RD93 - Virginia Drug Treatment Courts 2017 Annual Report
In fiscal year 2017, there were forty-nine (49) drug treatment court dockets approved to operate in Virginia. Operating programs include: thirty-two (32) adult, seven (7) juvenile, two (2) family and three (3) regional DUI Drug Treatment Court Dockets. Three adult drug treatment court dockets (Harrisonburg/Rockingham, Smyth County and Virginia Beach) had their first docket later in the year and Danville has not yet formally commenced their docket, one juvenile drug court changed to become a juvenile behavioral health docket and additional applications (one DUI docket, one juvenile drug court and four adult drug courts) were approved later in the year. Currently, forty-four (44) drug treatment court dockets are operating throughout the Commonwealth with the additional localities requesting permission to establish drug treatment court dockets. Data from some of these dockets are not included in this report due to their recent start date.
Drug treatment court dockets are growing exponentially in the Commonwealth. Much of the recent growth is attributed to the 2012 budget language authorizing the Drug Treatment Court Advisory Committee to consider approval of new drug treatment court dockets providing they utilize existing resources and not request state funds. The budget provision provides:
“Notwithstanding the provisions of subsection O. of §18.2-254.1, Code of Virginia, any locality is authorized to establish a drug treatment court supported by existing state resources and by federal or local resources that may be available. This authorization is subject to the requirements and conditions regarding the establishment and operation of a local drug treatment court advisory committee as provided by §18.2-254.1 and the requirements and conditions established by the state Drug Treatment Court Advisory Committee. Any drug court treatment program established after July 1, 2012, shall limit participation in the program to offenders who have been determined, through the use of nationally recognized, validated assessment tool, to be addicted to or dependent on drugs. However, no such drug court treatment program shall limit its participation to first-time substance abuse offenders only; nor shall it exclude probation violators from participation."(*1)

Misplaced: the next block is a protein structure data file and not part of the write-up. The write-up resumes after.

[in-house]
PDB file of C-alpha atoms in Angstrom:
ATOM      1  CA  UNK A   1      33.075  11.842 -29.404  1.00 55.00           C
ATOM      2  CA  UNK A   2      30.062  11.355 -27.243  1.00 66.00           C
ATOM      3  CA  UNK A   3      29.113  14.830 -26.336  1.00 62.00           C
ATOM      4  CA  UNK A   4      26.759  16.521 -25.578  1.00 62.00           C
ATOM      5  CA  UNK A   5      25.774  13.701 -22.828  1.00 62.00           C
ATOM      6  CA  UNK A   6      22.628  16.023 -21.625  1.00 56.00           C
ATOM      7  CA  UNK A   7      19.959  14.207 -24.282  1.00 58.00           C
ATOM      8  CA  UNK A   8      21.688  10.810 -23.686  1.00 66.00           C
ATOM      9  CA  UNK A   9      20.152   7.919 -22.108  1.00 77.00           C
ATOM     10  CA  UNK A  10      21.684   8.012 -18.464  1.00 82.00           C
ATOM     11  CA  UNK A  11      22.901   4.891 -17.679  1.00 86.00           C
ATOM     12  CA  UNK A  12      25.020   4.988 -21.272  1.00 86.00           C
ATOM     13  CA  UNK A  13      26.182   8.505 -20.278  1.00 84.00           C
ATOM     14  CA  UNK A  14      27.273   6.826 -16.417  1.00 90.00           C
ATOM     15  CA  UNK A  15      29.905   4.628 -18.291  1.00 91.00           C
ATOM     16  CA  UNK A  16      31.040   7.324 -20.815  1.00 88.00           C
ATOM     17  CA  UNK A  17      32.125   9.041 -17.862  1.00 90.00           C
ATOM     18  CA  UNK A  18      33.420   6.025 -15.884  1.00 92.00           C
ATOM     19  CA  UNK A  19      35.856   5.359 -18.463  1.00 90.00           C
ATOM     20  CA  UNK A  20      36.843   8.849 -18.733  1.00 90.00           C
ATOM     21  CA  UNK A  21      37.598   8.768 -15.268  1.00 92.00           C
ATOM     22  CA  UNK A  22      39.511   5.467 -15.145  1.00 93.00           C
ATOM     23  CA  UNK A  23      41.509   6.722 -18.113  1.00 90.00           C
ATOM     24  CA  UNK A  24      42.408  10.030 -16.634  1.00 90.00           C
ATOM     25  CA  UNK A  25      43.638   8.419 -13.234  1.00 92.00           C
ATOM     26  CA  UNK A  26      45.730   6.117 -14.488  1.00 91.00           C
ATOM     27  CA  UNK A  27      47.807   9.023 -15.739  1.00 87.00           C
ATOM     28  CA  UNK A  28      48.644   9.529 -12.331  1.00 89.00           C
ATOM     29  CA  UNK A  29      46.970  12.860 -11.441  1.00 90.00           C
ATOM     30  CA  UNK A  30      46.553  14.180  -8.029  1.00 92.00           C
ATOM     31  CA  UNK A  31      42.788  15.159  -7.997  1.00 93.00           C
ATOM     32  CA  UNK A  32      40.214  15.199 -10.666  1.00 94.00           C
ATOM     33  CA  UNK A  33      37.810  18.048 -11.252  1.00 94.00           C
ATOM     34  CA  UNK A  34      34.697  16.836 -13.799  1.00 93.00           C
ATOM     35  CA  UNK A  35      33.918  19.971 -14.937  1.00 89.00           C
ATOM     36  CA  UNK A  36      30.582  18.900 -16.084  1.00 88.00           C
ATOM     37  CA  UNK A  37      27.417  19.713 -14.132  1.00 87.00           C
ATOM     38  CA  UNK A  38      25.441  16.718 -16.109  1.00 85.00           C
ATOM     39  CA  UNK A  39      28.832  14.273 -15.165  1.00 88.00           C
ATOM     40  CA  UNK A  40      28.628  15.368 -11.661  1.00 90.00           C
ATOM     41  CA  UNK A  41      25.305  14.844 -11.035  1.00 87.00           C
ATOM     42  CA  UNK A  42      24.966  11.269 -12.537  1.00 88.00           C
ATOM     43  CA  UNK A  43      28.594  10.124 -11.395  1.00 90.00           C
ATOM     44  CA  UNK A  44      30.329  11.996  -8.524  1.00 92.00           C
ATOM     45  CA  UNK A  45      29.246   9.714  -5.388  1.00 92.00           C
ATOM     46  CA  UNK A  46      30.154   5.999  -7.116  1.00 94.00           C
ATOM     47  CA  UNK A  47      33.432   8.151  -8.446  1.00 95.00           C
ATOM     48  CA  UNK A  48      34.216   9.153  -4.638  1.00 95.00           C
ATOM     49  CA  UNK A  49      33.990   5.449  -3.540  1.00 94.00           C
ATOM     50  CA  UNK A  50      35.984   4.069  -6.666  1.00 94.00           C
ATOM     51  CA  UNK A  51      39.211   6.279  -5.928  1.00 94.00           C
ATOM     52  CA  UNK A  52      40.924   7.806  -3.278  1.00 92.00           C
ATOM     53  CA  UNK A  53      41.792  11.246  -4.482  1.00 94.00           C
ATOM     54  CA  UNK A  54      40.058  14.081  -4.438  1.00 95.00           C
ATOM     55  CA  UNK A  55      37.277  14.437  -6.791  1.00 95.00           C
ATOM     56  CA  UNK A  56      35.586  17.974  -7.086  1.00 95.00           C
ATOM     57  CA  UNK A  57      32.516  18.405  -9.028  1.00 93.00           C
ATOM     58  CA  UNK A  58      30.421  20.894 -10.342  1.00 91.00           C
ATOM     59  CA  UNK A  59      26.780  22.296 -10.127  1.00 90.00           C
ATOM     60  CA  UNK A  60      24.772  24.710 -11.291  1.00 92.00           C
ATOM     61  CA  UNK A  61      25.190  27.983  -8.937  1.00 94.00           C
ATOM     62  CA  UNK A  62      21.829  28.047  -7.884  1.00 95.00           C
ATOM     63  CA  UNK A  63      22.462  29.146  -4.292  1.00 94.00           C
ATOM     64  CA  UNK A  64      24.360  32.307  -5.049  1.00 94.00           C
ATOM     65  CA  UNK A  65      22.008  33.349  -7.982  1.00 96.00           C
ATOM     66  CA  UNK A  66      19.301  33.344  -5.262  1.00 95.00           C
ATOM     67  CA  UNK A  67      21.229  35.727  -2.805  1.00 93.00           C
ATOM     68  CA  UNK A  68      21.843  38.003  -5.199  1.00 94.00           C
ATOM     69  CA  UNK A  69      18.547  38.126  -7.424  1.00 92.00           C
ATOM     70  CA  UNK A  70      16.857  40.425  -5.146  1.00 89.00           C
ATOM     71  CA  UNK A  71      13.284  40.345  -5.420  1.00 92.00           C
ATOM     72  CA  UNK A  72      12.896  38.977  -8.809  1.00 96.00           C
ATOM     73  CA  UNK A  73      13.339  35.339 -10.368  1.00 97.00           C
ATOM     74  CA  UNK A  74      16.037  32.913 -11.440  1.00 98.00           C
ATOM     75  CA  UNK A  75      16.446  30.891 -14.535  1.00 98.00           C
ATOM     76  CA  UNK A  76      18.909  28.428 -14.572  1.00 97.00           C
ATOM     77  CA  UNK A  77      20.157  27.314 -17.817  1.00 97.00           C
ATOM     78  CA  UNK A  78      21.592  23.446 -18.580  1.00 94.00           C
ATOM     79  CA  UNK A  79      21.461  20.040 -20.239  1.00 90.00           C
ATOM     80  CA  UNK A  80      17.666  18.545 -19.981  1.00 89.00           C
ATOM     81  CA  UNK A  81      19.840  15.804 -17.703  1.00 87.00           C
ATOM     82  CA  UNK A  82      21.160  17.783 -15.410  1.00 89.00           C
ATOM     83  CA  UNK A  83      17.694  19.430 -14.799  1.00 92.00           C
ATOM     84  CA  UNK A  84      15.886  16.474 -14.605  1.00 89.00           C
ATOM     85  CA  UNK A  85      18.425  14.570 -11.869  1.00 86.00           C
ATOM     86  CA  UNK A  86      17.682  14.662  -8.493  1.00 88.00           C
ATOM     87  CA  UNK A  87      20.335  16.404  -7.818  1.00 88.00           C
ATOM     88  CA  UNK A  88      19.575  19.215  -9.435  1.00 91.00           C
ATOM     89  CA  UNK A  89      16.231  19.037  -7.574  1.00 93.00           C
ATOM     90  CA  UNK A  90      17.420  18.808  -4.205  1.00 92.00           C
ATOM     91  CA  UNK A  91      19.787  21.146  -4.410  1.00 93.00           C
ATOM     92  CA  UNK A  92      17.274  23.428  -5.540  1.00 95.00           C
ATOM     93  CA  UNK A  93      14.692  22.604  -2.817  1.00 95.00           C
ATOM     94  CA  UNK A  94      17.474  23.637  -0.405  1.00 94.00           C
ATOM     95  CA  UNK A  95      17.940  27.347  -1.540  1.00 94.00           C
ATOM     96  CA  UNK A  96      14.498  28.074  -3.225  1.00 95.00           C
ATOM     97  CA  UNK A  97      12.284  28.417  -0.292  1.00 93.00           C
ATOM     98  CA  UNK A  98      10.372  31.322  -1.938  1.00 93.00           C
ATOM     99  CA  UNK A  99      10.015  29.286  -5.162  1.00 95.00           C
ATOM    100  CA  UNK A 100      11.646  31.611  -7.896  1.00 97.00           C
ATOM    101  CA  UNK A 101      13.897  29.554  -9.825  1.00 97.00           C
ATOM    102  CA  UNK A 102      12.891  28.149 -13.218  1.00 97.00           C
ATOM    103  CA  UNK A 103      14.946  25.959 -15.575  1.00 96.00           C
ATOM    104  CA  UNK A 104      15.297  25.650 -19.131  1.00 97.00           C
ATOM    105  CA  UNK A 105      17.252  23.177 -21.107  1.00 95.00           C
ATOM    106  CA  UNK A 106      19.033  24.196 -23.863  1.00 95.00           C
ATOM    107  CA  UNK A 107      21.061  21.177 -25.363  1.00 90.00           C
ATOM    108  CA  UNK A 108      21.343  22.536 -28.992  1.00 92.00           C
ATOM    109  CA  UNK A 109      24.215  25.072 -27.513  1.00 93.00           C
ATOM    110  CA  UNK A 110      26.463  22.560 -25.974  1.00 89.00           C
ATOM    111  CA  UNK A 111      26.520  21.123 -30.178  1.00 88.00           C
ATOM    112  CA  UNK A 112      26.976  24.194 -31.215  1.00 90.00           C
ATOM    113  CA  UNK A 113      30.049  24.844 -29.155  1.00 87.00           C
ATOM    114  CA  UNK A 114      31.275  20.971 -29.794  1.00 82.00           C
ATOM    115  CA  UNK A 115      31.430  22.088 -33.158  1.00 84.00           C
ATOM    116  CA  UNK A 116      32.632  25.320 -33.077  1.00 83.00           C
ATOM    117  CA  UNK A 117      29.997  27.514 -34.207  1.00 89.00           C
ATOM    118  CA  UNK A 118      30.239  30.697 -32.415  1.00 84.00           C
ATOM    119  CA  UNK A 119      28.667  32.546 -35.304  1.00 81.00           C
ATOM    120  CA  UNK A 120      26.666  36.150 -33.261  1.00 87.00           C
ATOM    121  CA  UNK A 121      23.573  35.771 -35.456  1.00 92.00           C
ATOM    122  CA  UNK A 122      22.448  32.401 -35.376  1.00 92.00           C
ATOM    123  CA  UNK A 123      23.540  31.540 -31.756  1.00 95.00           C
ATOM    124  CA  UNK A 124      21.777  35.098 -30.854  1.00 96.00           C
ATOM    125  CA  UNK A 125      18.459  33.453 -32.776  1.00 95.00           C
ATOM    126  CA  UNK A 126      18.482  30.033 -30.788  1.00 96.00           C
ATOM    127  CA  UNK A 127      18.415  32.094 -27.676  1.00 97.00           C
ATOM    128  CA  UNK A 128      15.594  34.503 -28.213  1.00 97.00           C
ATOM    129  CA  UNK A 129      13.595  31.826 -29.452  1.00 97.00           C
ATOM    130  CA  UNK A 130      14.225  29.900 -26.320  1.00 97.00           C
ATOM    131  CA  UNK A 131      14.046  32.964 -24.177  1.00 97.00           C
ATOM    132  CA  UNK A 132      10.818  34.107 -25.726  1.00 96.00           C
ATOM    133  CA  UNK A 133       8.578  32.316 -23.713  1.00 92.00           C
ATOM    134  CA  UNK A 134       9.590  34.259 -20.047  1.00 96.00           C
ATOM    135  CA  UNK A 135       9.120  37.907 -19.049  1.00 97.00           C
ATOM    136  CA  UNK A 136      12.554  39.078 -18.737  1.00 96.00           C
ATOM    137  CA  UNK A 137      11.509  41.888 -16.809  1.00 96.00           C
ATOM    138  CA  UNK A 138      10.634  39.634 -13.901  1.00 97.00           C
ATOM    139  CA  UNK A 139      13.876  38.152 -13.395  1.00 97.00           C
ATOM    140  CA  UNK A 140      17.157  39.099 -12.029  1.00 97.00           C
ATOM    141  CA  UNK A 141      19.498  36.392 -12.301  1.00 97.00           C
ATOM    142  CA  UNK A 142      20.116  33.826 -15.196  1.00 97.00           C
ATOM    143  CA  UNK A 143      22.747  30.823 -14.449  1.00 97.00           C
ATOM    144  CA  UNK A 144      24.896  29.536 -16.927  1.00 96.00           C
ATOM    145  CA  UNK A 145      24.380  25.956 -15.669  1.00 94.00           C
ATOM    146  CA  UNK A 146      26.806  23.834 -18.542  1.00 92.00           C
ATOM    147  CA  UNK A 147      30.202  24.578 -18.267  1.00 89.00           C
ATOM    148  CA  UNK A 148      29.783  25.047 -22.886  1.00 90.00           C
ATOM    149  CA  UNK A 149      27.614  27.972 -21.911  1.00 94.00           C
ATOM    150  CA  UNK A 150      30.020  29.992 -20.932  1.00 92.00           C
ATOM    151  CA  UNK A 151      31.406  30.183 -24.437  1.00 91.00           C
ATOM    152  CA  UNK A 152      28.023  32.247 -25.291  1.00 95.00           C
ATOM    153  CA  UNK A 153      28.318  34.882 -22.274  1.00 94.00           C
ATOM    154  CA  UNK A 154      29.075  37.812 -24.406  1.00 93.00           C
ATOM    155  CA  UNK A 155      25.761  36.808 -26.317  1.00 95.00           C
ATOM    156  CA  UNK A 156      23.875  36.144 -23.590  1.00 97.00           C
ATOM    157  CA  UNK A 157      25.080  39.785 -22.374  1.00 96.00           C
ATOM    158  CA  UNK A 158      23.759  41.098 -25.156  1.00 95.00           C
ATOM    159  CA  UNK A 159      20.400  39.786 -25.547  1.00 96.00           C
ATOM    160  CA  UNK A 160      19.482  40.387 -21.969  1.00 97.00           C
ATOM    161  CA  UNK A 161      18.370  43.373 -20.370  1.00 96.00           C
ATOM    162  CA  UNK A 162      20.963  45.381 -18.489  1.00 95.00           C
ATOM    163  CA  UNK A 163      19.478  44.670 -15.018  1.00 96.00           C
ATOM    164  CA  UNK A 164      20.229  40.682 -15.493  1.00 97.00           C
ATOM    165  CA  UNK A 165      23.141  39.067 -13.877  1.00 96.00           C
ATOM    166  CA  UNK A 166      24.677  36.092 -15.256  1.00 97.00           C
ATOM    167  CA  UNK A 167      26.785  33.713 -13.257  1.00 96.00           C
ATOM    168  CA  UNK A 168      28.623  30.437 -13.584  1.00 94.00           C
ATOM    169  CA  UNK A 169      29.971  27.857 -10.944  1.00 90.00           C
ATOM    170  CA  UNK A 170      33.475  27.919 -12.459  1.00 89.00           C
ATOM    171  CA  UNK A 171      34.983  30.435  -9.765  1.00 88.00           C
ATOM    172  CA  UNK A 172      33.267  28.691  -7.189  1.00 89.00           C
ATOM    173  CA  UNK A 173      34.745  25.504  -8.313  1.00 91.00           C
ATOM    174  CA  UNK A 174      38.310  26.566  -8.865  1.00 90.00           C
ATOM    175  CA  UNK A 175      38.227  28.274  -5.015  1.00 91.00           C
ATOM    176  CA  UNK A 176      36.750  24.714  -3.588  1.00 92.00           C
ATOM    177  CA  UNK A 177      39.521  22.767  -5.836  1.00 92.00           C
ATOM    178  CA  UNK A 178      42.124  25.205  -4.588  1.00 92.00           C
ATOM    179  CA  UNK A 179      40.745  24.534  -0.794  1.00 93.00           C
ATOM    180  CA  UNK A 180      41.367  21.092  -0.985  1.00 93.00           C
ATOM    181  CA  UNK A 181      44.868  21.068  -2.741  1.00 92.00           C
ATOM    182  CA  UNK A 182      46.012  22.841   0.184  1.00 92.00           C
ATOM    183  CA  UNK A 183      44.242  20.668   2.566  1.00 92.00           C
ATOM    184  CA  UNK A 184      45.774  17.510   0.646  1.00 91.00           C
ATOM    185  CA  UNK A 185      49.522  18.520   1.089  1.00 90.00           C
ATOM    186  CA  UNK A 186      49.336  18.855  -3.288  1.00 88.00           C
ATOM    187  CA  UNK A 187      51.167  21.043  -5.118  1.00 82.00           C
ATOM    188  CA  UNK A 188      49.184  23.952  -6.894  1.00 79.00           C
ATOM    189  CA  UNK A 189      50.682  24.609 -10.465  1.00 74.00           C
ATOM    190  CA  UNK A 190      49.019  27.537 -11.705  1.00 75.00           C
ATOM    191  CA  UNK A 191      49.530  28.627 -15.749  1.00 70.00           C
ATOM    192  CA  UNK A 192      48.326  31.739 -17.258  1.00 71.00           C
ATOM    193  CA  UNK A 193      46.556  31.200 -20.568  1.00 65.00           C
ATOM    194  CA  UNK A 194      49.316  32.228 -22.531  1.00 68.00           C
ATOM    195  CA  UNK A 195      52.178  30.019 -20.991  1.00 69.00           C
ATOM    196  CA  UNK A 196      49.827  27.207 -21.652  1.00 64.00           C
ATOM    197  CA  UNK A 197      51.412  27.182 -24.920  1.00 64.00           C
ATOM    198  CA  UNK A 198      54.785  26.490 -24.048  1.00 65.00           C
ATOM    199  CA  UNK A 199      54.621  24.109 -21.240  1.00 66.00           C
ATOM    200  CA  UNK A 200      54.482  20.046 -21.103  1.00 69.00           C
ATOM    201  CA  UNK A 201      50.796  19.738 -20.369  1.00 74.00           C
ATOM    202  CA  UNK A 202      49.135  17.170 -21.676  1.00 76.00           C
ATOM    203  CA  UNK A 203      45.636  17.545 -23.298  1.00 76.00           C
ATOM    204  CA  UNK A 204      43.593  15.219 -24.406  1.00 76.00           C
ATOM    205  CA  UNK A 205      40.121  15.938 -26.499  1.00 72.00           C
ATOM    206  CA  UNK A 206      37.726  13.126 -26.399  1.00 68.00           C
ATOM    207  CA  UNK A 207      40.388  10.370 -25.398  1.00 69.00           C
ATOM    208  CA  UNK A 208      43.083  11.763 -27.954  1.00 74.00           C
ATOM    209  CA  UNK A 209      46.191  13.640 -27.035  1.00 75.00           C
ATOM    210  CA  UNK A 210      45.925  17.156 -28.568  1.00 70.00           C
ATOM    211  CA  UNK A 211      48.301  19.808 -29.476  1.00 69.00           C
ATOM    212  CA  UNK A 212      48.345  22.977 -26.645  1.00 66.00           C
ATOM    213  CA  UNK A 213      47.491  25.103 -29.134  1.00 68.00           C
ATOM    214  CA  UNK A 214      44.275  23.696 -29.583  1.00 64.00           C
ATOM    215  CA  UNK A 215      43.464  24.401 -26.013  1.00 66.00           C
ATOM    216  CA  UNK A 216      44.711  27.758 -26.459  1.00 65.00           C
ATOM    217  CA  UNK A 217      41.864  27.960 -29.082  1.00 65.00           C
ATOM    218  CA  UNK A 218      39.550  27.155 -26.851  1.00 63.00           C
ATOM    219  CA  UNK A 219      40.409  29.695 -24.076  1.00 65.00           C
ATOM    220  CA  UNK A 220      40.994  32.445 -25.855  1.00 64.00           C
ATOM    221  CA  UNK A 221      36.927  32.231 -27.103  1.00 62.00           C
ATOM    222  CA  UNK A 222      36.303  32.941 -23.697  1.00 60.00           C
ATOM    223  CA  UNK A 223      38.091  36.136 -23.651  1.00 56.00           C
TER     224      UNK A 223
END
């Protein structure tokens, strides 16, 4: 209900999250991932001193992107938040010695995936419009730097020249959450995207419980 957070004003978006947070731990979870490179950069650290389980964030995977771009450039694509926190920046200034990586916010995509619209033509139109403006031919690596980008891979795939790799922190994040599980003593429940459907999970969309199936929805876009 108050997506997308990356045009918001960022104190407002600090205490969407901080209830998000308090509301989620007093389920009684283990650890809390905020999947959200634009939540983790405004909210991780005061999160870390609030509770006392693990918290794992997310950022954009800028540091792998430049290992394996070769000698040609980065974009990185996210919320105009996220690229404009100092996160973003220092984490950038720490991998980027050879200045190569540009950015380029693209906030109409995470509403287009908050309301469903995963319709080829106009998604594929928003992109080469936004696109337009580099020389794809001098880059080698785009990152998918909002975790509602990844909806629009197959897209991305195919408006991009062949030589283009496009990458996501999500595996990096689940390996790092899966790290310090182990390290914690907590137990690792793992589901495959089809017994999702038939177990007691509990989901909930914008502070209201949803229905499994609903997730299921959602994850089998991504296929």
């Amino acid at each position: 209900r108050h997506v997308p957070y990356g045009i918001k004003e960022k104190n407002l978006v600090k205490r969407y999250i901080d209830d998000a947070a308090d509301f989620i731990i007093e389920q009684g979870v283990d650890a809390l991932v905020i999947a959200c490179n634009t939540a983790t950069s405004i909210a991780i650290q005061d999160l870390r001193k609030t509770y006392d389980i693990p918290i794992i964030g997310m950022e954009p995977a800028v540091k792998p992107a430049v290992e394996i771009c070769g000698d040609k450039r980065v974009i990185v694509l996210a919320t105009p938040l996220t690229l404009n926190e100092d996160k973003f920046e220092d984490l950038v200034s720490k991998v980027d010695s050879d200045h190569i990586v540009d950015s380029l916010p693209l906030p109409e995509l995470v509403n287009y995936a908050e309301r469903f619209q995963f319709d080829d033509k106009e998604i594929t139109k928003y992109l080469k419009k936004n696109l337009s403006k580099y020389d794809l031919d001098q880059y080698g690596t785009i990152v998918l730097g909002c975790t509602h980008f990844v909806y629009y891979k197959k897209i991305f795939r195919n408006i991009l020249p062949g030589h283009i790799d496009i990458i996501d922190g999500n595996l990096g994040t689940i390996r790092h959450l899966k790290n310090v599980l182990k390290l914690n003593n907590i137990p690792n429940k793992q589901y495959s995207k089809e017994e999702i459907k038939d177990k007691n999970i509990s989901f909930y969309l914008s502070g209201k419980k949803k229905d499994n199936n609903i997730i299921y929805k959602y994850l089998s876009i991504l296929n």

Since 2012, twenty-two (22) new drug treatment court dockets have been approved to operate. In fiscal year 2015, the Halifax County Adult Drug Treatment Court docket and in fiscal year 2016 the Floyd and Giles Counties Adult Drug Treatment Court dockets as well as the Northwestern Regional, Smyth County and Virginia Beach Circuit Drug Court dockets were approved by the Drug Treatment Court Advisory Committee. In 2017, Lynchburg, Hanover and Montgomery Counties Adult Drug Courts along with Harrisonburg/Rockingham DUI Drug Court Docket and Henrico County Juvenile Drug Court were also approved followed by approval of the Harrisonburg/Rockingham Adult Drug Treatment Court. As part of their application, state funds were not requested and existing resources along with federal grant applications were utilized.
In response to the opiate epidemic, the 2016 budget language authorized funds to support two substance abuse treatment pilot programs at the Norfolk Adult and the Henrico County Adult Drug Courts utilizing non-narcotic, non-addictive, long-acting, injectable prescription drug treatment regimens as well as authorizing the Office of the Executive Secretary to identify eligible adult drug court sites for participation in a pilot program to provide this injectable prescription drug treatment regimens. This year’s (FY17) budget language also included funding for drug courts in jurisdictions with high drug caseloads to be allocated by the state Drug Treatment Court Advisory Committee (Budget Items H.4-6 will be reviewed in detail in next year’s report).